April 12, 2024

Combining Wyoming, Montana, and Idaho


Founded by Drew Pearson 1932

Combining Wyoming, Montana, and Idaho

By Douglas Cohn and Eleanor Clift

WASHINGTON – With 576,412 residents, Wyoming is the least populated state in the union, but among those who call the mountainous state home are some towering figures, including former Senator Alan Simpson (R) who remains relevant on the national scene 16 years after leaving office, and former Vice President Dick Cheney (R), the most powerful vice president in history, and the state’s favorite son.

With Liz Cheney’s announcement that she is running against incumbent Senator Mike Enzi in next year’s Republican primary, the next generation of Cheneys is stepping up to the challenge of elective office from Wyoming. It’s not a very high step. The state has so few people, most of them Republicans, that the primary is the election, and elections can easily be won with a turnout of under 100,000 voters.

Setting aside the merits of Cheney, 46, a smart and edgy neo-conservative, versus Enzi, 69, a low-key and popular legislator, what were the founding fathers thinking when they paved the way to give so much power to a state with so few people. What they were thinking is Rhode Island versus Virginia, and making sure the small states weren’t cut out of the deal making on Capitol Hill.

Well, they overdid it. And it’s understandable. It never occurred to them that one state, i.e. Wyoming, would be so under-populated it would only be awarded a single representative, while another state, i.e. California, would grow to 38 million people in 2012 and warrant 53 representatives.

Yet the system they developed empowers senators from states like Alaska, Wyoming and yes, South Dakota, which gave us Tom Daschle (D), a distinguished Senate leader, so the system is not all bad – but it’s flawed in the sense that it gives an extraordinary amount of power to the small number of people who make the careers of these public servants possible, and allow Dick Cheney from this tiny base to rise to within one heartbeat from the presidency.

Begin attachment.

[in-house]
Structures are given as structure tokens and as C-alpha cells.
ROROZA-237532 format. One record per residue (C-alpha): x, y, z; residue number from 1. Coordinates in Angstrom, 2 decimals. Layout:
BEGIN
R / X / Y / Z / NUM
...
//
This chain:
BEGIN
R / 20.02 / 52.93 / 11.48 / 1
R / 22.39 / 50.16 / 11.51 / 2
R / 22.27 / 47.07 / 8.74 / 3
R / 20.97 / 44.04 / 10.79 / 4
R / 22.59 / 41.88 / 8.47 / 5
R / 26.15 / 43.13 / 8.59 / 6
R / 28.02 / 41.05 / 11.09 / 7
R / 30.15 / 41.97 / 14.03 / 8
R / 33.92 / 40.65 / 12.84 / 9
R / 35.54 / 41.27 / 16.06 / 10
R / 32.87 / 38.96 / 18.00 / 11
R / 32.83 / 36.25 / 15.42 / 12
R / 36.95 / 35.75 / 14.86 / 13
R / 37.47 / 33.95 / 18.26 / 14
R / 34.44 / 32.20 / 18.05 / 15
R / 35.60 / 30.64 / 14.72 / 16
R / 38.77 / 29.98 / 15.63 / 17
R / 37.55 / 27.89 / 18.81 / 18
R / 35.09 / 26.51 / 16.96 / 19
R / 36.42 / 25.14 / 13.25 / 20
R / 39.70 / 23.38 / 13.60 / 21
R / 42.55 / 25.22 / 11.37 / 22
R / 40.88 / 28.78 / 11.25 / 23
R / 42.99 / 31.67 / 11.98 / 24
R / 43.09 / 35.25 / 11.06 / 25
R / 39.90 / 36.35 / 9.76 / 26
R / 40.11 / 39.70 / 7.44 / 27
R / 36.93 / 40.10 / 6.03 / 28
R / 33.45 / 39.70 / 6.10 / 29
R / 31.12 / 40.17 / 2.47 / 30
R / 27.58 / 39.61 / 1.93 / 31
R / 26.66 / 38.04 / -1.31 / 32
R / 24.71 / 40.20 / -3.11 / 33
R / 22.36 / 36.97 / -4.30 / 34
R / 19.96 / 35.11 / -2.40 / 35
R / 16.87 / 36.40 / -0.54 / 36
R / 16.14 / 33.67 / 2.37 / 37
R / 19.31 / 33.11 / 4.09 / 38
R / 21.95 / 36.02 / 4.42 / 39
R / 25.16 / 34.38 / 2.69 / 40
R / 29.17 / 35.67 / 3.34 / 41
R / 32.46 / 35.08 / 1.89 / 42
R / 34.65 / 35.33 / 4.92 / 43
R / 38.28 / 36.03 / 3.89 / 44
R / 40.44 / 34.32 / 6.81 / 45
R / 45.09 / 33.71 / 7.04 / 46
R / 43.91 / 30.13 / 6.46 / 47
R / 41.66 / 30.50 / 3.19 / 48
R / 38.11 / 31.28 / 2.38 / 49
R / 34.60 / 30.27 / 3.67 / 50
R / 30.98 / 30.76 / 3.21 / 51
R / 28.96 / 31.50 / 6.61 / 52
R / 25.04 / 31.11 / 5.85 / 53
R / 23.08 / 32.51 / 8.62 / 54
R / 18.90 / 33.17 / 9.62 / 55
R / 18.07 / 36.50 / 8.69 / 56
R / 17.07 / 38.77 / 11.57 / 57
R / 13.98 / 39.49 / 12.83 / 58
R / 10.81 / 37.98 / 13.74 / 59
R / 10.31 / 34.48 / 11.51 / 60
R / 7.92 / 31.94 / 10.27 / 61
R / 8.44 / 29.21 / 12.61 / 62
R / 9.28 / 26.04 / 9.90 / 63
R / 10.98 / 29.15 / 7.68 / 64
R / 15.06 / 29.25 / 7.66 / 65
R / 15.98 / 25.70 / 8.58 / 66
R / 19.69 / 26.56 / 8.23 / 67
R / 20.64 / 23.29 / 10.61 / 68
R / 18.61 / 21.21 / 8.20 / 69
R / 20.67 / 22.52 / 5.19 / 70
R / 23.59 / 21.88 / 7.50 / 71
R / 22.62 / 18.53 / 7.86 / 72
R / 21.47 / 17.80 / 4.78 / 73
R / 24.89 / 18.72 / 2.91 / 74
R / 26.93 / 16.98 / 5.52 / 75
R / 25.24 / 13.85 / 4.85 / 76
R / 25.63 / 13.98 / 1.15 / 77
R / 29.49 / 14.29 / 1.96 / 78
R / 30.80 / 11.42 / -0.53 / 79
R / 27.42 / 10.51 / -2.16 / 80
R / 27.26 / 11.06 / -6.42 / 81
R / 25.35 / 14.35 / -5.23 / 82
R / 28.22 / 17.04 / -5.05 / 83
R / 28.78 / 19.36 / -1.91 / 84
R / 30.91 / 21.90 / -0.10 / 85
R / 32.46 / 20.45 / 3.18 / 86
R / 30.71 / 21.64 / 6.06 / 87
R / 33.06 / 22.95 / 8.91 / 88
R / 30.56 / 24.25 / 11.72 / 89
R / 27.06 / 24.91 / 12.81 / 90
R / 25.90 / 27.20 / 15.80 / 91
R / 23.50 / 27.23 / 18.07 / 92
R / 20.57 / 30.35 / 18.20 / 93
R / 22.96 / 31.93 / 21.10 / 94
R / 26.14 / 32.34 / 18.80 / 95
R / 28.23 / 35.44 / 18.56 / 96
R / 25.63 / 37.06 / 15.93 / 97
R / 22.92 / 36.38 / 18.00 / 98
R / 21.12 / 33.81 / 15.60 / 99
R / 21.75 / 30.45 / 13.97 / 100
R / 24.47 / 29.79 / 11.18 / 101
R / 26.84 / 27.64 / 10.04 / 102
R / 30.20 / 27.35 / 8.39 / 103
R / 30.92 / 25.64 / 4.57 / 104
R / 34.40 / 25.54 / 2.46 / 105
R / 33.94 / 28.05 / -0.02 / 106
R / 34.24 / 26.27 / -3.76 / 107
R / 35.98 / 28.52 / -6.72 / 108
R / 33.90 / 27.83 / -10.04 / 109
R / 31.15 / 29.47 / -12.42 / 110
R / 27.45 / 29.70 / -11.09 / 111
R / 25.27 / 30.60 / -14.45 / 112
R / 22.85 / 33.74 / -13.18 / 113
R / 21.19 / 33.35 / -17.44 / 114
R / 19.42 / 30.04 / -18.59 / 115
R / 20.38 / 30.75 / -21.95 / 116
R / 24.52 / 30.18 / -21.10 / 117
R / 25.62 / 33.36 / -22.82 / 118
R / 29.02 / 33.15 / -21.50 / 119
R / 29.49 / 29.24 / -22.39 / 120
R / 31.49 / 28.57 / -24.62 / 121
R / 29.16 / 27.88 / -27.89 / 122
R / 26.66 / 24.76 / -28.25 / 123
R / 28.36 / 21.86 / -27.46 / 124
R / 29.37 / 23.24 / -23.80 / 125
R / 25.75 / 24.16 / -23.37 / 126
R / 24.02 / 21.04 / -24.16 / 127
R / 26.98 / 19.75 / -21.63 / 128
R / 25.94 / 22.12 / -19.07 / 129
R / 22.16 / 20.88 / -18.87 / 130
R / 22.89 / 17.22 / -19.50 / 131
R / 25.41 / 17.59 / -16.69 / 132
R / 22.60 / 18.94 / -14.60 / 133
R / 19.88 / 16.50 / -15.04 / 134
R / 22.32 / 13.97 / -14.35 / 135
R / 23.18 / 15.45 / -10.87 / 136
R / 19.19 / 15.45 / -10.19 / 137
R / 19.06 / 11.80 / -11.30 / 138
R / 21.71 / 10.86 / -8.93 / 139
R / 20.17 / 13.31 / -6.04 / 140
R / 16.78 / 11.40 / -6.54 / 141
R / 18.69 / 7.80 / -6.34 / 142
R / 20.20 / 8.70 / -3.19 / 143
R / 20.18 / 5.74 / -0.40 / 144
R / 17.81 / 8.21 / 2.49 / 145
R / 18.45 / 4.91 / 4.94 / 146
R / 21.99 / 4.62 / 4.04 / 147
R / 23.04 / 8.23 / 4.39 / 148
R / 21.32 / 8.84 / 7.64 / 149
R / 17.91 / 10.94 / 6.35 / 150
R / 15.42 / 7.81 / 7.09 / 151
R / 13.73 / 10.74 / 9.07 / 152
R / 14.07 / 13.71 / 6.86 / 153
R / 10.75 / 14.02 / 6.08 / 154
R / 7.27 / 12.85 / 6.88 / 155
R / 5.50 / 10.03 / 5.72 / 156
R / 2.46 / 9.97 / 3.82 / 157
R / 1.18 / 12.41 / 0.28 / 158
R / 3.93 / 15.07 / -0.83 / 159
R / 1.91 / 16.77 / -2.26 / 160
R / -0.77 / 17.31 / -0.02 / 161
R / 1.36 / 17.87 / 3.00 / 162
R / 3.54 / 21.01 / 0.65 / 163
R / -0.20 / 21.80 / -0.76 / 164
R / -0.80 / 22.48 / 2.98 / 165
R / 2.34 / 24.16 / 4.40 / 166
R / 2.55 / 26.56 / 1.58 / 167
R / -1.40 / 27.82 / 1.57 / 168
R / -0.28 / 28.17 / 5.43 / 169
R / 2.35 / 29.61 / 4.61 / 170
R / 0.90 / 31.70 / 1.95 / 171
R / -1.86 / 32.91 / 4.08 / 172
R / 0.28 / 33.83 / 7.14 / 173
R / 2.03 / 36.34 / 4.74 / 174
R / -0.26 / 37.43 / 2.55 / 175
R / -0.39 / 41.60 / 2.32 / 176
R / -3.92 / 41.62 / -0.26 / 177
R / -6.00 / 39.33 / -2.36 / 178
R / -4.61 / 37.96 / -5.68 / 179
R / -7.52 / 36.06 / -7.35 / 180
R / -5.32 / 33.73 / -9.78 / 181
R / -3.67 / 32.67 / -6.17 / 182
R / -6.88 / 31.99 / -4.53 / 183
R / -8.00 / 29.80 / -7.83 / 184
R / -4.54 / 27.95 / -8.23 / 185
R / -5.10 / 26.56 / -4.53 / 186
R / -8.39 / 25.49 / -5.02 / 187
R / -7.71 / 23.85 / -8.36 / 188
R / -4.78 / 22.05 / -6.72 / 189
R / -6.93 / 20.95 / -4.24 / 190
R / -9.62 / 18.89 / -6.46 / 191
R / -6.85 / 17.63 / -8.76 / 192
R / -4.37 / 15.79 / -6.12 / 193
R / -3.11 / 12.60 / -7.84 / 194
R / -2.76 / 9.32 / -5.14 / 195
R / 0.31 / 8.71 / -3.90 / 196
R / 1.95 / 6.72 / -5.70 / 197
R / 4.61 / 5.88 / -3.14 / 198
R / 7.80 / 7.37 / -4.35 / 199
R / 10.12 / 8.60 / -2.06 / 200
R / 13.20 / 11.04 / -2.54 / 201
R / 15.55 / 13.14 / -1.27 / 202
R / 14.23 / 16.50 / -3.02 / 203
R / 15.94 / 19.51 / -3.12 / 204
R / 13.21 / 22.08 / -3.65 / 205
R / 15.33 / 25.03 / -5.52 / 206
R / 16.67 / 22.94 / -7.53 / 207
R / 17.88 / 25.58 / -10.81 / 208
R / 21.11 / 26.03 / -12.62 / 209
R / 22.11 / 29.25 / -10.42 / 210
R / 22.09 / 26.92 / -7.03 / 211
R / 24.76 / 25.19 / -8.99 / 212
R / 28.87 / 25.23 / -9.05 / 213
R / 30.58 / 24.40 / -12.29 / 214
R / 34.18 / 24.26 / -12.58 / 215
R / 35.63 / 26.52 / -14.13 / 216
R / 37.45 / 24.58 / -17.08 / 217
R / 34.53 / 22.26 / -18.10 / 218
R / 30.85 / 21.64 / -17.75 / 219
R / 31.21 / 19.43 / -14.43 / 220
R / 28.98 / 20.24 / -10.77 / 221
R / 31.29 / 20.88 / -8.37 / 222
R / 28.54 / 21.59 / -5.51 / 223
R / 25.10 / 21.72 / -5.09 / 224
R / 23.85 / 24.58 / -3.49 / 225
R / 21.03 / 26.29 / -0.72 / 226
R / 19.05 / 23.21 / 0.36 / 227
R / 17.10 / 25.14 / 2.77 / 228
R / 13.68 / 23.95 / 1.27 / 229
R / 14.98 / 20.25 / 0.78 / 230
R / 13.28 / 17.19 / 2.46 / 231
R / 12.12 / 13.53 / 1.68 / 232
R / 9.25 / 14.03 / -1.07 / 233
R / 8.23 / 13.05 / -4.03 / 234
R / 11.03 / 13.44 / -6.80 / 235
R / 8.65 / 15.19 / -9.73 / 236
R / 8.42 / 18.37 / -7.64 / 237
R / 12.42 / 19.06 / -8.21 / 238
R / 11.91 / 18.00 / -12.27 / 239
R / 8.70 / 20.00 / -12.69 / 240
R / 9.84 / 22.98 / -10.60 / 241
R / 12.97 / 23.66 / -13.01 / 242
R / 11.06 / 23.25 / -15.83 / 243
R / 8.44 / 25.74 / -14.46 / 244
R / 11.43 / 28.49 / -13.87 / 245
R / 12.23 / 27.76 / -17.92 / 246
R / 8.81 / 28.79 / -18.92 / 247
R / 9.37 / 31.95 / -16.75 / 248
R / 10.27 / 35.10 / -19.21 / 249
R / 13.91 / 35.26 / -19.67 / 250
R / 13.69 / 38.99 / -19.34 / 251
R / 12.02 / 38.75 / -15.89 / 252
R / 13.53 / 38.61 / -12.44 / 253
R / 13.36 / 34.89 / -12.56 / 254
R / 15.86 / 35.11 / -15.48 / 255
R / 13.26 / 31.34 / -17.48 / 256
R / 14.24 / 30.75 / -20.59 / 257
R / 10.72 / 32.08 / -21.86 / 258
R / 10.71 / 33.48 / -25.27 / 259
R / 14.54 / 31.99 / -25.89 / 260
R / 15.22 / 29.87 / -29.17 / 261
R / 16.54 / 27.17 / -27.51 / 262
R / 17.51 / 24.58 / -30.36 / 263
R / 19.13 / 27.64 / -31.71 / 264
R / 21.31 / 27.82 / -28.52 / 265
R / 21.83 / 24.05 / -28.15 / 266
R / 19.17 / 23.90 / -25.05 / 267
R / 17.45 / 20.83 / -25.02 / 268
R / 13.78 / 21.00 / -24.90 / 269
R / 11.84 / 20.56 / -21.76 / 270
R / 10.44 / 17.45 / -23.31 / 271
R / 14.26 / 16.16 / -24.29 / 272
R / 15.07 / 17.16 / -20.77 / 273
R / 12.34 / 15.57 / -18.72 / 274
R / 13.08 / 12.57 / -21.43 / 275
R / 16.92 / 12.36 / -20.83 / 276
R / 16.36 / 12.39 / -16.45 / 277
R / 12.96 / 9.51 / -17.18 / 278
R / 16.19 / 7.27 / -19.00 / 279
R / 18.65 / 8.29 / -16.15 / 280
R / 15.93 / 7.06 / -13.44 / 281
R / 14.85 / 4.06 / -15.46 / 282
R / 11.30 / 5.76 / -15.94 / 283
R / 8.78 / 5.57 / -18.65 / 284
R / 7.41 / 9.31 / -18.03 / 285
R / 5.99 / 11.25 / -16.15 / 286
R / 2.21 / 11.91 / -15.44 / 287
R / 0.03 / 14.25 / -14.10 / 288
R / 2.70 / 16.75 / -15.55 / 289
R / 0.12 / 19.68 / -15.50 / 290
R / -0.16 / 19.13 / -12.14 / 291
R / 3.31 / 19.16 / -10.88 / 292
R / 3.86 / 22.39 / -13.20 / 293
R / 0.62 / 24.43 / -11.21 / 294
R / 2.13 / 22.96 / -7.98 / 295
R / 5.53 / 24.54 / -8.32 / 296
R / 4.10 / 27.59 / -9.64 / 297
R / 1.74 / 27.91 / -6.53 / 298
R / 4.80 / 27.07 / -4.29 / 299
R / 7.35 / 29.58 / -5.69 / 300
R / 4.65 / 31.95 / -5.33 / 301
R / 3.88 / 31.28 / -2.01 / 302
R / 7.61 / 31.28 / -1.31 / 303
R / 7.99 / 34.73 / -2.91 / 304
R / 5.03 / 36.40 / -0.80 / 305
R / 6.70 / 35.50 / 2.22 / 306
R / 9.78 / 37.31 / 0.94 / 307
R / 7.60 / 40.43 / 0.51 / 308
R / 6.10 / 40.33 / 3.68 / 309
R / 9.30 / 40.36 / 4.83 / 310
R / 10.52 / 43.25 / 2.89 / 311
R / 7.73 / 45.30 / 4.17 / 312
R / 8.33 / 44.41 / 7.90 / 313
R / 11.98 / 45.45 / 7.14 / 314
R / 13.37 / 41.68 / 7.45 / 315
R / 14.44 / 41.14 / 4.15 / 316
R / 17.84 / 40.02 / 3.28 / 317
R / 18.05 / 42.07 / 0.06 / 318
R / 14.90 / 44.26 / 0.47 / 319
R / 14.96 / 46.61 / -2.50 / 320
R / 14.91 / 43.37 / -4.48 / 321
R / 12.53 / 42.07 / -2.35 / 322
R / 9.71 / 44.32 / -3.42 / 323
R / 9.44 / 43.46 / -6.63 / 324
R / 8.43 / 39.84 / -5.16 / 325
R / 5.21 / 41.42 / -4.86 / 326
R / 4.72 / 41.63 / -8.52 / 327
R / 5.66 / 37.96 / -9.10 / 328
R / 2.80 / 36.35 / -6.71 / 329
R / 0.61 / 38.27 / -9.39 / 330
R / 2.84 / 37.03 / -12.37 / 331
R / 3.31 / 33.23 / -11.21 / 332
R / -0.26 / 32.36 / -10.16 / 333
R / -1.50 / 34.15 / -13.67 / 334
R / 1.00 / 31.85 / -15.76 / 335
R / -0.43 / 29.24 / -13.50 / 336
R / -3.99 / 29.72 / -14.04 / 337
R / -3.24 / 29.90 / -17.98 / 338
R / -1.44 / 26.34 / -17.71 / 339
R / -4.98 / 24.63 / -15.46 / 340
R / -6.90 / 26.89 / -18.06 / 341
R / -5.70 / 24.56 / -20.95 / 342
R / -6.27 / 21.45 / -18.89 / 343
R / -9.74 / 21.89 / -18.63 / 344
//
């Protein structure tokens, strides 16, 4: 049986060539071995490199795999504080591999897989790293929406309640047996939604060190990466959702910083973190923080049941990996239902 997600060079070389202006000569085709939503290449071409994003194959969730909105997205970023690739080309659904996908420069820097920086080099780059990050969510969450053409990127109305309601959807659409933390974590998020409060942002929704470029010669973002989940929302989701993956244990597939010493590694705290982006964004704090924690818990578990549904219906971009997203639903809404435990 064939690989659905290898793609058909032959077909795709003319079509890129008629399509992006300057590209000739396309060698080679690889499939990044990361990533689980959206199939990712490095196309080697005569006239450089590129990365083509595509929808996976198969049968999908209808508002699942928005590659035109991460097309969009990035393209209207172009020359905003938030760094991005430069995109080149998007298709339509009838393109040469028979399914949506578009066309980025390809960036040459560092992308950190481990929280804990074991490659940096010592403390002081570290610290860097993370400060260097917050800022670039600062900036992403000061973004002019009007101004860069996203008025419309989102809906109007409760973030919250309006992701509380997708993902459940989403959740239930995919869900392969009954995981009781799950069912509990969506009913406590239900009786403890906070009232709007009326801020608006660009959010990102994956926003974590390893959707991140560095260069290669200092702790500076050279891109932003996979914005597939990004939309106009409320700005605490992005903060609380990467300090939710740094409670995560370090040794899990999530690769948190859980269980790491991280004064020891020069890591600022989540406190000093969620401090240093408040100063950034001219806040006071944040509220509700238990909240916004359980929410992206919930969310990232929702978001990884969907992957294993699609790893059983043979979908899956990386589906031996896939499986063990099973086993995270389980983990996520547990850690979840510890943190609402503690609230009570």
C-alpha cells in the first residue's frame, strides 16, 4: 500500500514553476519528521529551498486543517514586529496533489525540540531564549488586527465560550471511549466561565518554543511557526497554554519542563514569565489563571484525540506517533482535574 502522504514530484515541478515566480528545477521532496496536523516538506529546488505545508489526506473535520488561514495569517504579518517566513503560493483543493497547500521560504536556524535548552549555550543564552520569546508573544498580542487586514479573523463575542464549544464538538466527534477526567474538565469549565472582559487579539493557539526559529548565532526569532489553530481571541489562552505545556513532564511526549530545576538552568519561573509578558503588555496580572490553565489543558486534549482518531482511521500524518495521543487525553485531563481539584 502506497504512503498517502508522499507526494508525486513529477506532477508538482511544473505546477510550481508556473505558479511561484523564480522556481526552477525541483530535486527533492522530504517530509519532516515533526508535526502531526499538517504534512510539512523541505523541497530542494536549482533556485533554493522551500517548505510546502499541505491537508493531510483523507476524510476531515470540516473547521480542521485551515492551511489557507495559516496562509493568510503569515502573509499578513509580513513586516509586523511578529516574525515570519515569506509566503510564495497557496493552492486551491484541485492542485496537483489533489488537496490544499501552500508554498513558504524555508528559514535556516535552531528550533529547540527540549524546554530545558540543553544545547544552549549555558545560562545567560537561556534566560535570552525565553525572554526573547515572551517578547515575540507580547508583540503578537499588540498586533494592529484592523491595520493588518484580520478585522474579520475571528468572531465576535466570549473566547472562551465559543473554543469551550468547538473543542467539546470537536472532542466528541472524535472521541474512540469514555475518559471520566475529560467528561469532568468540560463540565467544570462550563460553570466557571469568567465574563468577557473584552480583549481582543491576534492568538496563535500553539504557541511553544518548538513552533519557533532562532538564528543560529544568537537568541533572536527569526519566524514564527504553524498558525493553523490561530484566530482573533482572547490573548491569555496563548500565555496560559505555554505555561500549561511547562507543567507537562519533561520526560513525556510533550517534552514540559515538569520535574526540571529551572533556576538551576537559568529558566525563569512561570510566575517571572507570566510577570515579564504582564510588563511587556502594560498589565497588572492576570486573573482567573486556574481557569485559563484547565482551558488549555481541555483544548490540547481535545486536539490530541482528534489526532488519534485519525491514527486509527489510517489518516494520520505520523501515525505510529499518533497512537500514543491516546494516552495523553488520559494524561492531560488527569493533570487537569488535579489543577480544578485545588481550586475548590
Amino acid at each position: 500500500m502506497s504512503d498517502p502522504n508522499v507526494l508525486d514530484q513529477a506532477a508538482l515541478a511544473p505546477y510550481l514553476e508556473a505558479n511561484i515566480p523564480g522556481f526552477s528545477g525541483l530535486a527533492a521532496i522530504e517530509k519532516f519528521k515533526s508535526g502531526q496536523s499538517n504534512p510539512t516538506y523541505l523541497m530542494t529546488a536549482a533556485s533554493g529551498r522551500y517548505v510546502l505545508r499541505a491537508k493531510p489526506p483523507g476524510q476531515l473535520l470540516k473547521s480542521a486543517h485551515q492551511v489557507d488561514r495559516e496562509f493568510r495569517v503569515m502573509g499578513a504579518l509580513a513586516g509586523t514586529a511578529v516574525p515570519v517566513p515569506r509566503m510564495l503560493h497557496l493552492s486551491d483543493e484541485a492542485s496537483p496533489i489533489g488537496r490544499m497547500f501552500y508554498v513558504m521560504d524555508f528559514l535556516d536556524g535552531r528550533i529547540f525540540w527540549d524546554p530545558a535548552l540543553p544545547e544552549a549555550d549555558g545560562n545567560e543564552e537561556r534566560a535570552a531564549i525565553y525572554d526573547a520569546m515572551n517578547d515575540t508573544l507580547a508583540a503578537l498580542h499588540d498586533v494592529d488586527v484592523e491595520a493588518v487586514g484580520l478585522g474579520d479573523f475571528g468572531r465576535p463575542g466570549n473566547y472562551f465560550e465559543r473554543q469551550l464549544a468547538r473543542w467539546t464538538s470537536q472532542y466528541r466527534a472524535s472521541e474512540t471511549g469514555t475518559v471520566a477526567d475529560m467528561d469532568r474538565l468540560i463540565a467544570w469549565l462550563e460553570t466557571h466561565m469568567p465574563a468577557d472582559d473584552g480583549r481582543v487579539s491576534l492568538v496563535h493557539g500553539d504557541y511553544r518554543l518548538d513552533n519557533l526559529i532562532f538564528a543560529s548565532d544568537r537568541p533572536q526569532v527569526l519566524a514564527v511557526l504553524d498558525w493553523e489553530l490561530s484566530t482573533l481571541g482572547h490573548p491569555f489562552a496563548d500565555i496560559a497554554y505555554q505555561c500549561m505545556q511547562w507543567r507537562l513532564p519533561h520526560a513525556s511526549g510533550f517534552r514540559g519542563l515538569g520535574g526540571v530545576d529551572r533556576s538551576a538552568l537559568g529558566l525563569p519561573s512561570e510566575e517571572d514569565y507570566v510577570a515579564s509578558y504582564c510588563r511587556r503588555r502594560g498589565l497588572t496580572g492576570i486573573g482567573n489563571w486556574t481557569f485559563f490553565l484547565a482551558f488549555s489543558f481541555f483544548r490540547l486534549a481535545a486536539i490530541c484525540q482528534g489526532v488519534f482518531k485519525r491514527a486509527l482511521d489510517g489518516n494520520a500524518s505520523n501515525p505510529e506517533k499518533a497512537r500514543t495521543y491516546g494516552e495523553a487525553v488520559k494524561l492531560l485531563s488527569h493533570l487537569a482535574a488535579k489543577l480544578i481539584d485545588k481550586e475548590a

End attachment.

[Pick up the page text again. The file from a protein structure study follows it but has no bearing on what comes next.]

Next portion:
Cheney’s daughter is preparing her bid for a Senate seat based on her genetic affiliation with Wyoming (her forbears practically settled the state), her famous last name, and her move last year from Virginia, where she grew up, to Wyoming. The courtly and soft-spoken Enzi appears shell shocked at what is transpiring. He and Liz’ father are fishing and hunting buddies, but the former veep’s loyalty is to his daughter, and an expensive and potentially nasty race is about to unfold.

Enzi is among the most conservative members in the Senate, so Cheney will find slim pickings in his record with which to assail him. She’ll likely focus on his style, which is to work behind the scenes and not make waves, and draw a contrast with her own style, which is in your face and assertive, more like Senate newcomers, Republicans Ted Cruz and Rand Paul.

At least they’re from more populated states, Cruz from Texas and Paul from Kentucky. Watching Cheney and Enzi go at it will be like watching two scorpions in a bottle and questioning whether the survivor is legitimate to go toe to toe with other senators when he or she is determined by so few voters.

It’s a question that will get more urgent over time. If we project into the future that Wyoming doubles its population to, say, 1.2 million, and California doubles its population to 76 million, the disparity in power between residents of the two states is so out of kilter it could eventually force a re-thinking of the formula from the founding fathers.

They didn’t expect us to go blindly into the future without making some changes. One possible solution is consolidating smaller states like Montana, Wyoming and Idaho or at least having them share two senators as if they were one state. And the same formula could apply to North and South Dakota. Sure, there’d be a huge outcry, but think of the applause from all those people who feel under-represented in California, and New York, and Texas, and on and on.

© 2013 U.S. News Syndicate, Inc.

Distributed by U.S. News Syndicate, Inc.


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